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It's store wars as developers go head to head in Shipley
8:00am Saturday 16th February 2013 in News
Two rival developers will compete against each other to build Shipley’s second supermarket in the coming months.
Yesterday shoppers were shown designs for a supermarket on the Otley Road/Valley Road junction, currently the Crossley Evans Scrapyard, that developers GMI holdings say will regenerate the town centre.
The developer plans to submit a planning application to Bradford Council next month. It will be the second application for similar sized superstores in the town – Commercial Development Projects submitted plans for a site on Airedale Mills, Salts Road, last month.
Both sites are just a few minutes’ walk away from the town’s existing supermarket, Asda.
At the public exhibition, held yesterday at Shipley Library, visitors were told that parts of the development would be just 25 metres from the main town centre.
James Spearman, from GMI Holdings, said: “We are as close as possible so we can support the town centre.”
The site is also near the proposed route of the Shipley Relief Road, but when asked if the location was chosen because of this, director Chris Gilman said: “The honest view we have got from the Council is that this is not going to happen anytime soon. There are limited funds available and a lot of projects vying for the money.”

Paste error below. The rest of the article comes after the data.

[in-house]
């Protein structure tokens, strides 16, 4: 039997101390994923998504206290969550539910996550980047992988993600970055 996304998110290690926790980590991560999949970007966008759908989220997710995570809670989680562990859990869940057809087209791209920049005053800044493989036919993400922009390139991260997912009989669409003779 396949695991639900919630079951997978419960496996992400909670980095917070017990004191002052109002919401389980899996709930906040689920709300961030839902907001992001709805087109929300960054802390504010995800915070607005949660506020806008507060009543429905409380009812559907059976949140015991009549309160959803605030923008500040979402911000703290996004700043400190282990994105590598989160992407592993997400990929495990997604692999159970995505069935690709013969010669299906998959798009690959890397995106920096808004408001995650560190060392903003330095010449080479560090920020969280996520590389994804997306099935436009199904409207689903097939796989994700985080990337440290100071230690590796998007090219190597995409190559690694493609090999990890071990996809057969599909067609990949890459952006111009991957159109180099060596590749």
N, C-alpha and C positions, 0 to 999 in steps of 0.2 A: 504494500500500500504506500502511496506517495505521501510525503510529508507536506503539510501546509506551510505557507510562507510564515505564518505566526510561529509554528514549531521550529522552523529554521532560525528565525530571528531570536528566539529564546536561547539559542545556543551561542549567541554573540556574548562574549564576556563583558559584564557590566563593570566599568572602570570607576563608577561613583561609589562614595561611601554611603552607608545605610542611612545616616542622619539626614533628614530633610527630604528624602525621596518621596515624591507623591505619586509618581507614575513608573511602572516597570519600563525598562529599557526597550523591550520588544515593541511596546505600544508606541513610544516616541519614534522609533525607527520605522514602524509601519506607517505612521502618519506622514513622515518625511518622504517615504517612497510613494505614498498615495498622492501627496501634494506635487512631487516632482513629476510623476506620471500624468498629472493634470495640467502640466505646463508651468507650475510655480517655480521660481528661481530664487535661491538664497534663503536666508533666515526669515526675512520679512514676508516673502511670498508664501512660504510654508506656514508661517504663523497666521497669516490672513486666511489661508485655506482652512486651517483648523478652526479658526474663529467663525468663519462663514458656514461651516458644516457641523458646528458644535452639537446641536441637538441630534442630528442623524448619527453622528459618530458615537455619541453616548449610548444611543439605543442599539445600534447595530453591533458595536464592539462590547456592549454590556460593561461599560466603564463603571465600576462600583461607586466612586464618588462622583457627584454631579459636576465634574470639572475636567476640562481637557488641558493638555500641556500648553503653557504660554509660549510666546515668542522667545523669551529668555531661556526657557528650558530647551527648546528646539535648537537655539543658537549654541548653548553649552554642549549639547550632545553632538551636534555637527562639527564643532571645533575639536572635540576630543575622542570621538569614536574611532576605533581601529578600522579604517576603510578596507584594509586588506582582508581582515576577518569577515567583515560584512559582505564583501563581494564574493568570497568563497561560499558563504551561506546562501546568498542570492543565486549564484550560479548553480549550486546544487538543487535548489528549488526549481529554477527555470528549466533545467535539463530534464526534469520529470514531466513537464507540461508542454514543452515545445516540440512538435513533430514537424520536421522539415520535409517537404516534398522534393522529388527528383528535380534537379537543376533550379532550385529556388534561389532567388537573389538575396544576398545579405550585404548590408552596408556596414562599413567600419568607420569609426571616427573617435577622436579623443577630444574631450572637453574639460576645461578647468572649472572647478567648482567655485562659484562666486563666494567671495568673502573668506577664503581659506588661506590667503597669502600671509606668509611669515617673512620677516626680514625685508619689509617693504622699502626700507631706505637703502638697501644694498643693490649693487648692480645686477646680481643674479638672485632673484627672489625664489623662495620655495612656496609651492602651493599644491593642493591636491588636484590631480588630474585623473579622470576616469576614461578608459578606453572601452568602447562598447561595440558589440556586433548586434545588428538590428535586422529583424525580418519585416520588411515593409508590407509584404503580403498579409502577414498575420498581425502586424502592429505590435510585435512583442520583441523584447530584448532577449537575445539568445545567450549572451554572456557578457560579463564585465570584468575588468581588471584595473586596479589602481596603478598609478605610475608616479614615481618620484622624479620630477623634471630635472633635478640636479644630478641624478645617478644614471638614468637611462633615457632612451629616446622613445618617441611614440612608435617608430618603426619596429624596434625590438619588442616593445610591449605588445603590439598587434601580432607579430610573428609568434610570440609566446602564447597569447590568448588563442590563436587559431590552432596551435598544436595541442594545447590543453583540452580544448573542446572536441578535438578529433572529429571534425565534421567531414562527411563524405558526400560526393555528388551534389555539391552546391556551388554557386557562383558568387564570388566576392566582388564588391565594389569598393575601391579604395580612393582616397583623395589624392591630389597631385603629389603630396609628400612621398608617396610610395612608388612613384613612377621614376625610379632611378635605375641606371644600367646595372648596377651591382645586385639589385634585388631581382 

He also doesn’t believe Shipley will end up with three supermarkets due to the duelling of applications, saying: “There is only a demand for one of these supermarkets. We think the Council will decide on both applications at the same time.”
Neither application has had a chain put its name to it yet, and this is likely to be the case until either application is approved.
Shipley resident Sharon Flitcroft, 36, attended the exhibition and said: “I think it would be good to get some more choice into Shipley. It is only Asda unless you want to go to Gilstead or Bradford.
“I can’t see how it will regenerate Shipley. I don’t think people will come to the town centre after they do their shopping.”
A Shipley pensioner, who didn’t wish to be named, said: “The landscape will be improved, I think the scrap metal yard should be moved, provided there is space for it. But I don’t think it can revive the town centre in the current financial climate.”
For the Crossley Evans site to become a supermarket, the business would have to move. Based there since the First World War, managing director Matthew Evans has already expressed concern over being forced to re-locate.
The site is owned by Network Rail and DB Schenker, with the scrap company as a tenant. A spokesman for Network Rail said there were high level talks going on between the companies, with a spokesman for DB Shenker adding: “Situations like this have happened in the past where we have re-located tenants. This is very much in the early stages, and there is an awful lot to be talked about.”